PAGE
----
One overlooked facet amid all the upheavals spurred by the digitization of global media is how it has thrust foreign reporters into the public sphere in their once exotic foreign beats. Though they often remain underpaid and unloved by their editors, foreign correspondents are no longer working in a vacuum.
With the internet's tentacles spread to the most remote regions, the barrier between reading the news and responding to the news has never been lower. Nor has the barrier been lower for off-the-beaten-track non-journalists who wish to get into the business.
Since time immemorial, foreign reporters--some actually from the nations on which they reported-- though most from the US and Europe--filed stories on faraway happenings largely to the ignorance of the reported-on countries. By dint of English or French-only reportage or illiteracy or apathy, the countries in question never read the news, though editions of the foreign papers were often available to them, albeit a few weeks late.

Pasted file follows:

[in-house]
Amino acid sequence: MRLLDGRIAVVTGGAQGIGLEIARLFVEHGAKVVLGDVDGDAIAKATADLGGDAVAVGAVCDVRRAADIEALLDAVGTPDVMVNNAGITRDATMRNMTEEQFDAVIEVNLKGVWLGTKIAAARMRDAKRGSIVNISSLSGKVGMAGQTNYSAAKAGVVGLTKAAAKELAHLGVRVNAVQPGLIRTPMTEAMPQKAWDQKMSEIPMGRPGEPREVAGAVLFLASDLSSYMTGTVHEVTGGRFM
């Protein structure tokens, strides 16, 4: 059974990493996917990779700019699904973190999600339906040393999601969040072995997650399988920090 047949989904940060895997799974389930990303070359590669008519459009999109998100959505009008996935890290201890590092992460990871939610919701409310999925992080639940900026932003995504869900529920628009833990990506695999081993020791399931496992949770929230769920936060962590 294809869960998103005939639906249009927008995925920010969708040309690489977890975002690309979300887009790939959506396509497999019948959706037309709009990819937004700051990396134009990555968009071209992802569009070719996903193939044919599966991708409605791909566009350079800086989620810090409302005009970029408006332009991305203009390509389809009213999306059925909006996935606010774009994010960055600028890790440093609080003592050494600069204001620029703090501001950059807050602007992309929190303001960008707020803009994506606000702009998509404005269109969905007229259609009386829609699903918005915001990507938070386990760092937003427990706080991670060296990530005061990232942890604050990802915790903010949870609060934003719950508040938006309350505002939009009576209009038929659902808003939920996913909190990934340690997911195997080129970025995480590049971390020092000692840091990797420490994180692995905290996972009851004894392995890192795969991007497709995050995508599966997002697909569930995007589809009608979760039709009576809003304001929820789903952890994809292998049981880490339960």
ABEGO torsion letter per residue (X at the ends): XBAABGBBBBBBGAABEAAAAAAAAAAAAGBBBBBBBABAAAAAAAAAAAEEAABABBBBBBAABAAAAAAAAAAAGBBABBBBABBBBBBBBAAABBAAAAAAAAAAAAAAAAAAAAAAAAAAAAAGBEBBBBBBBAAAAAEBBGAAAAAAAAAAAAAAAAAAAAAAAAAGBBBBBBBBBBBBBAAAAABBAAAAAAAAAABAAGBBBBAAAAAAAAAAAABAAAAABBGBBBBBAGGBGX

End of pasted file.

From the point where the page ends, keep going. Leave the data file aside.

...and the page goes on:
Today myriad platforms exist for locals to vet the correspondence. On Facebook and elsewhere, cultural notes are double-checked, alternate spellings are suggested, and, most importantly, the local view on events--often wholly absent in some countries' tightly controlled national press--is argued. Global Post has made waves responding to the new situation in the field. From their not-so exotic locales, battalion's of freelancers write stories, all of which can be commented on by readers. Though they are still spread too thinly to catch all the newsworthy items, correspondents at least have an active audience in their neighborhoods which is more than many American papers can claim right now.